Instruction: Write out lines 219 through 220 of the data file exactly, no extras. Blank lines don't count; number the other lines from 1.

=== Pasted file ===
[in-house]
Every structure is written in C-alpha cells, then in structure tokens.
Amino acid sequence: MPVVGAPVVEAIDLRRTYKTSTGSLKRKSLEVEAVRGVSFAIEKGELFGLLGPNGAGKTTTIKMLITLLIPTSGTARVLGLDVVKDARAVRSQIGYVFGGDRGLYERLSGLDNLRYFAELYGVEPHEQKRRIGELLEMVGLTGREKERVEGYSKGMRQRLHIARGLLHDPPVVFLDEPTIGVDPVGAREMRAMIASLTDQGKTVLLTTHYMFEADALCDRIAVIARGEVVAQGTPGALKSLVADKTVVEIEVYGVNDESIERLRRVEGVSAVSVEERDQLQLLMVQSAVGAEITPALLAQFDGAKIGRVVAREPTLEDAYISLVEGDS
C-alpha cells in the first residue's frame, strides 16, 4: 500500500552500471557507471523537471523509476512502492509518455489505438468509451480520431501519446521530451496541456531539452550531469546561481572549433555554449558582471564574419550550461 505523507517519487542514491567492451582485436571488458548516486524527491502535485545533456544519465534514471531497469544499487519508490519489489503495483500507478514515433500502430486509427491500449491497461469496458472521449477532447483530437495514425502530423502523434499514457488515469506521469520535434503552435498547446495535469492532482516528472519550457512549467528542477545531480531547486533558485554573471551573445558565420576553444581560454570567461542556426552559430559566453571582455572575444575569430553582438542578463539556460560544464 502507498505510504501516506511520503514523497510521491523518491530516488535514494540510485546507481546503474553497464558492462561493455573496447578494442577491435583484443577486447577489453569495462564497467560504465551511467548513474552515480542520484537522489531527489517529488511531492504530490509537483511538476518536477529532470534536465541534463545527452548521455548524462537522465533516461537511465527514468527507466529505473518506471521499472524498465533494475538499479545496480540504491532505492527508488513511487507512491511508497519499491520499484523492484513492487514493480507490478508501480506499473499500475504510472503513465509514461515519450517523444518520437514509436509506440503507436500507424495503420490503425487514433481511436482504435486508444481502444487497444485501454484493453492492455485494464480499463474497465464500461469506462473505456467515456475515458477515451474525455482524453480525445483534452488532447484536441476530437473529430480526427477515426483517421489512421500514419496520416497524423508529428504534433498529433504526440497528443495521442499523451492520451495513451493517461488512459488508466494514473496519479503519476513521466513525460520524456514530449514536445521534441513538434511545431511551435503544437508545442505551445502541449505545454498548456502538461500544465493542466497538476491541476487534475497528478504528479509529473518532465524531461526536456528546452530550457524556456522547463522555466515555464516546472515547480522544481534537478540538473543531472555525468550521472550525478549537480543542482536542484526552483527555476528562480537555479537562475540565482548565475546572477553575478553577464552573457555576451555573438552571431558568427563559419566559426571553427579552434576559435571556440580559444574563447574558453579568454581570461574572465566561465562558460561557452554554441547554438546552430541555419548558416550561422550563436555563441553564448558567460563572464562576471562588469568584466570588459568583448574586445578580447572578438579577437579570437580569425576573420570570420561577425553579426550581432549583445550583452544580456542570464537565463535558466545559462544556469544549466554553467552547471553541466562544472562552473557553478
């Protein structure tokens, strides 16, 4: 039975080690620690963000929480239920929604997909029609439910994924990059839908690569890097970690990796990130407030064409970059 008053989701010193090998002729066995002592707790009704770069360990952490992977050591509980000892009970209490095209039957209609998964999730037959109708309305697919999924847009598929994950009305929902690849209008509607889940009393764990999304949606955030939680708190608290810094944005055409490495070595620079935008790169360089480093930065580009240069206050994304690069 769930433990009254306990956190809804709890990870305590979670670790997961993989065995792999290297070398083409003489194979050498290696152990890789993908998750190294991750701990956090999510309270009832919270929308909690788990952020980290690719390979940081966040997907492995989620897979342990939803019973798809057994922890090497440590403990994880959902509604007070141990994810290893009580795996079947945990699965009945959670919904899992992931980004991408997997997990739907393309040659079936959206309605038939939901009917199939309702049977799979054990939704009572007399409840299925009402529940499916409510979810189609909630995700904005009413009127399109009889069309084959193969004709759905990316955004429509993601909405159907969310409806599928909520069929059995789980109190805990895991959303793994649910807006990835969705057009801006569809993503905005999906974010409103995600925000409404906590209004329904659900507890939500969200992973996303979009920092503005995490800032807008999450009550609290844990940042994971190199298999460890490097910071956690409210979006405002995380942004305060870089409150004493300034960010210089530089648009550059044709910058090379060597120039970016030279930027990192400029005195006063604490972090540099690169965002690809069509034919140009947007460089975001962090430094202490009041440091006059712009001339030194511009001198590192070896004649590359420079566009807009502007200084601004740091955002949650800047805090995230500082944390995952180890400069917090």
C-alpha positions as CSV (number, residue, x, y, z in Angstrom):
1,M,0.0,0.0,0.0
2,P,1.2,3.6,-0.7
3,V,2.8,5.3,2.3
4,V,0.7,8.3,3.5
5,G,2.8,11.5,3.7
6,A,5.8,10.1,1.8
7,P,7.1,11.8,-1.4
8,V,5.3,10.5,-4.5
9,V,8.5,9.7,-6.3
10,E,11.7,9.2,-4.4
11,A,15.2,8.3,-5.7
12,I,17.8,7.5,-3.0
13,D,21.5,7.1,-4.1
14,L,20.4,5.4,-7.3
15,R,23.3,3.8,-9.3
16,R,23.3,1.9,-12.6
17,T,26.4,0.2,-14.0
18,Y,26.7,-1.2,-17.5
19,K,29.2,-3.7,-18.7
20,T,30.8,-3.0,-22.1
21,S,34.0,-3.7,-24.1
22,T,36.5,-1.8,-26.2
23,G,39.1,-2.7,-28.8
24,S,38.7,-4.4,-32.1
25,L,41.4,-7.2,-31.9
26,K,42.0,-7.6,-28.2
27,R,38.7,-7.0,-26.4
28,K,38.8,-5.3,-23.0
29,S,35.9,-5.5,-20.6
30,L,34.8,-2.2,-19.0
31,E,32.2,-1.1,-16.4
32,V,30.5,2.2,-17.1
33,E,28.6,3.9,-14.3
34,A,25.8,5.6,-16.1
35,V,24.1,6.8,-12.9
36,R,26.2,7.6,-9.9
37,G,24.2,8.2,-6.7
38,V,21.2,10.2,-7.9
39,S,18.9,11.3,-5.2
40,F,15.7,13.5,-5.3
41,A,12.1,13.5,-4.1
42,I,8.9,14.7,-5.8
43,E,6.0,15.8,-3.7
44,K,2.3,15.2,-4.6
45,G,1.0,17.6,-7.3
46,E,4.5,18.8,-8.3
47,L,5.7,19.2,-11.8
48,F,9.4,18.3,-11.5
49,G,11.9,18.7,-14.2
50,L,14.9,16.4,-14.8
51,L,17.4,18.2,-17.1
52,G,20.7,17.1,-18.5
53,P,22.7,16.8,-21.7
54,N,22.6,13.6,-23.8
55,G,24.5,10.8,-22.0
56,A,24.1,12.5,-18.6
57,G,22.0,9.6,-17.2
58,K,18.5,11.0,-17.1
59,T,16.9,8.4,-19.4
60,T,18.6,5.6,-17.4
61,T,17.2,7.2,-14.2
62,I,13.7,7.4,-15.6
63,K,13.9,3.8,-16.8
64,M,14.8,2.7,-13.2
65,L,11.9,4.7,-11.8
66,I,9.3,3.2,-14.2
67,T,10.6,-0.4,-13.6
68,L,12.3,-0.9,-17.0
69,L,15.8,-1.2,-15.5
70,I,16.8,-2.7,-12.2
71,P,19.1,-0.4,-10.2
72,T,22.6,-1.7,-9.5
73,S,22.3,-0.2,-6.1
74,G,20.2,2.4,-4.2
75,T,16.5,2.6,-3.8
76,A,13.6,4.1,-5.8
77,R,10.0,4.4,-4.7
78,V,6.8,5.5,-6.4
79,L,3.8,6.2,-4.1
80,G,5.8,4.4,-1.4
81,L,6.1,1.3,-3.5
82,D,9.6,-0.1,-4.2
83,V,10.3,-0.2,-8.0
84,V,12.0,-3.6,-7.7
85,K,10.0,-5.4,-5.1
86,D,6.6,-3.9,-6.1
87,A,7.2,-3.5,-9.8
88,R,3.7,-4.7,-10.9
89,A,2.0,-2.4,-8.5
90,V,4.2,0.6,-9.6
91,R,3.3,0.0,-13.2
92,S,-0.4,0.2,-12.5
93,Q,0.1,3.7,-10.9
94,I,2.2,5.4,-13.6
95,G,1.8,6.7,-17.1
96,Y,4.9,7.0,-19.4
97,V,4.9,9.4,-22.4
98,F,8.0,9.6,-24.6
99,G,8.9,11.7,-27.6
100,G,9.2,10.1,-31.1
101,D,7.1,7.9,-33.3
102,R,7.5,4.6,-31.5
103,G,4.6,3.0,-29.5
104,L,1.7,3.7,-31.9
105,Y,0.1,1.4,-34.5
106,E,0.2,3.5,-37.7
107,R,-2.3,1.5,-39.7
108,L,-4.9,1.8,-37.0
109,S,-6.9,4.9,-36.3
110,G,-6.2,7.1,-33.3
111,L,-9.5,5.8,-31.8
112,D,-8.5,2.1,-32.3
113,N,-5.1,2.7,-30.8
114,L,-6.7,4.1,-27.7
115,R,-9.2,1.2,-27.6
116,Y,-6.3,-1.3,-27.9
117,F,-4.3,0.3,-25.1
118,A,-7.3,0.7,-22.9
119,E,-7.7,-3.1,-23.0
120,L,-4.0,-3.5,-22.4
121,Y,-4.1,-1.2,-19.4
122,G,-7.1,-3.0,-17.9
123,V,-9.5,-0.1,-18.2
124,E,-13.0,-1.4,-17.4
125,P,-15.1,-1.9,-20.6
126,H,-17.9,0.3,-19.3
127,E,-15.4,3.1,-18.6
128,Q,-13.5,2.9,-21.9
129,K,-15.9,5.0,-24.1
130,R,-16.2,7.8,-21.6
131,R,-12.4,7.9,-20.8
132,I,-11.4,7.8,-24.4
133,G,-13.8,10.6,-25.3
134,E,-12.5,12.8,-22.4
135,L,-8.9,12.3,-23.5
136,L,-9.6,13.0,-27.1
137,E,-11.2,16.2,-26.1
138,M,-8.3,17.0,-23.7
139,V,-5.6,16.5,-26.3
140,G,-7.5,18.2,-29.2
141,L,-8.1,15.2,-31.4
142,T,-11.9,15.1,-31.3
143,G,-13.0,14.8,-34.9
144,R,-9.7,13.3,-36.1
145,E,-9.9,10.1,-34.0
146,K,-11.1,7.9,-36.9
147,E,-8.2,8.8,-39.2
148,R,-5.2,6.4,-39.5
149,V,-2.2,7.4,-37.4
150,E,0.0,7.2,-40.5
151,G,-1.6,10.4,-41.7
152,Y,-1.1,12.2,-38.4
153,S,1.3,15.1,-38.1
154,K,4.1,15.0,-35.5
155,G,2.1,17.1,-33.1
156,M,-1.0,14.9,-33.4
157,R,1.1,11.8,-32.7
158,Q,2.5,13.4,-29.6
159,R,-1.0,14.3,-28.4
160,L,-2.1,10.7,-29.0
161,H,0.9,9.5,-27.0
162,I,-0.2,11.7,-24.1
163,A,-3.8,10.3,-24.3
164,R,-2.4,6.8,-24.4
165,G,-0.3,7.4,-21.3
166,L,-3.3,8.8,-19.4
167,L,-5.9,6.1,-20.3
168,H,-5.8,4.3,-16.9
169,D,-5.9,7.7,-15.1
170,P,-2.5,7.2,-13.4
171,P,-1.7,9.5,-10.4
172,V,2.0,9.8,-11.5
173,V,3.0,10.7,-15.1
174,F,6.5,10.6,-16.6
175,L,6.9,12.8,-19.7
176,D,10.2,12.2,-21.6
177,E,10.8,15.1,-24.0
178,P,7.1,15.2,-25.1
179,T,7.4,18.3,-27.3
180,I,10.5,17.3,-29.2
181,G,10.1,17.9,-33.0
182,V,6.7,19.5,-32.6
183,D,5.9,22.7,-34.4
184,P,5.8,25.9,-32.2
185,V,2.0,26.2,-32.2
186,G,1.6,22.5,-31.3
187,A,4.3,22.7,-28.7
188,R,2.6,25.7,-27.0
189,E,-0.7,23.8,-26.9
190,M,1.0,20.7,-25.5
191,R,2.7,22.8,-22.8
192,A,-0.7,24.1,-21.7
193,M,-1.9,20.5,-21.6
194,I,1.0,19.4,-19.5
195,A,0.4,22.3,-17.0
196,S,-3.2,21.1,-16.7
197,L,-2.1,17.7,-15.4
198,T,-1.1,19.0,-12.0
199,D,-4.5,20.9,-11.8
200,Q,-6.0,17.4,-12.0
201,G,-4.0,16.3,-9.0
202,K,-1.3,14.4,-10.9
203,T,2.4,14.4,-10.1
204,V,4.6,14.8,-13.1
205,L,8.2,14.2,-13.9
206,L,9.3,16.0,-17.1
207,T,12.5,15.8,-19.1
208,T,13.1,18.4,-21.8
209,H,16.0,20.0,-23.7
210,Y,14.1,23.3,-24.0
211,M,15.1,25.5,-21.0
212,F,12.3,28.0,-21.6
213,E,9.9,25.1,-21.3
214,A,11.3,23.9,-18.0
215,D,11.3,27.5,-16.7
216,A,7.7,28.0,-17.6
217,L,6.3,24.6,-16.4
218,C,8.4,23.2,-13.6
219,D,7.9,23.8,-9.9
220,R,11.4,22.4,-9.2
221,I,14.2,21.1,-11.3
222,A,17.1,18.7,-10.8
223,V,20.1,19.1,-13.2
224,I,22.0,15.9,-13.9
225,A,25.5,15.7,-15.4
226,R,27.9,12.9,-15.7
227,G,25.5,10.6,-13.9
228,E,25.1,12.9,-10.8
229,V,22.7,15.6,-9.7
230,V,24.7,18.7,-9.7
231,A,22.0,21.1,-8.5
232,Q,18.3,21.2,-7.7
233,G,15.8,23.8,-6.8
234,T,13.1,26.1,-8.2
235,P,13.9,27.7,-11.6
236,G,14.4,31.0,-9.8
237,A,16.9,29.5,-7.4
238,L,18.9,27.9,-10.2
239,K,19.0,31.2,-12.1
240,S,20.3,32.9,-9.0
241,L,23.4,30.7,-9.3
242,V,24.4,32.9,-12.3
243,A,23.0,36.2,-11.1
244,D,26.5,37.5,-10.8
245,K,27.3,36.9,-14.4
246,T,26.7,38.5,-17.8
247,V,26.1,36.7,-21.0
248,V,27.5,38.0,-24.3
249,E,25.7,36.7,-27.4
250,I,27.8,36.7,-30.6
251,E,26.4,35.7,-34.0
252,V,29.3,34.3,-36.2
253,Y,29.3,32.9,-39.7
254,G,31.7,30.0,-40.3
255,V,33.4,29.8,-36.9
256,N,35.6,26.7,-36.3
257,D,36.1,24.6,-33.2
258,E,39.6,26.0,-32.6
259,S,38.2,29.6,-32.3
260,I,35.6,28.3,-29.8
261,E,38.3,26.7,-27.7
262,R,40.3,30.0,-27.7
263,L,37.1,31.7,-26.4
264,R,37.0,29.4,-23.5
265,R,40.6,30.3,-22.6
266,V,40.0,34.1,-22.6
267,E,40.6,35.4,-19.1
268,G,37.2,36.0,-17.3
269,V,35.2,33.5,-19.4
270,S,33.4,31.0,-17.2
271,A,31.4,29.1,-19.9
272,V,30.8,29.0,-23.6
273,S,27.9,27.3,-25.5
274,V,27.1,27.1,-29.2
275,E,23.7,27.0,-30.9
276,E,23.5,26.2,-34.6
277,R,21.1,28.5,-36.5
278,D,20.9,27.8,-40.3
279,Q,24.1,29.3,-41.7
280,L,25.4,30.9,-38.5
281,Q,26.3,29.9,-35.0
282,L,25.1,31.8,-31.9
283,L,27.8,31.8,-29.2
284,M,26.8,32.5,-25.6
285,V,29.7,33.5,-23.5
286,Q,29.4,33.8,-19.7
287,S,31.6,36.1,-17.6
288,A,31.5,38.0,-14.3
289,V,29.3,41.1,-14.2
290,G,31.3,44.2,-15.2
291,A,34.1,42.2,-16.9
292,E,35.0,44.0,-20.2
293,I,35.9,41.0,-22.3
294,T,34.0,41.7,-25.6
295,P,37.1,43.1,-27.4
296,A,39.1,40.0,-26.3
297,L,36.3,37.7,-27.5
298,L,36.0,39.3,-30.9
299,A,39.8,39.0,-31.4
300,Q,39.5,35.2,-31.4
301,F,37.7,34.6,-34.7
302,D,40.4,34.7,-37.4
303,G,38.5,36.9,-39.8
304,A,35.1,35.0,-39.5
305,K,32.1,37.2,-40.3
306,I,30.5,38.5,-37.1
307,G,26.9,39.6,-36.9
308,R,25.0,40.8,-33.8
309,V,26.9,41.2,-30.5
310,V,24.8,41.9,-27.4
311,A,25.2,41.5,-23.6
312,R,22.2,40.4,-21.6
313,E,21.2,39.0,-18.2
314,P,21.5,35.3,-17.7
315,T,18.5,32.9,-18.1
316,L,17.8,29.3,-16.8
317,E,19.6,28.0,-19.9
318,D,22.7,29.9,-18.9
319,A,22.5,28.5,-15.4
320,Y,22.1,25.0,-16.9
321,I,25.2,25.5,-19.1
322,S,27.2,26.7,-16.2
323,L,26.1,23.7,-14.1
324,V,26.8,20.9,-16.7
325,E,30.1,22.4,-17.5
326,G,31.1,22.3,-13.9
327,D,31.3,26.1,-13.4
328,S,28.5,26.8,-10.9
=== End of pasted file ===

213,E,9.9,25.1,-21.3
214,A,11.3,23.9,-18.0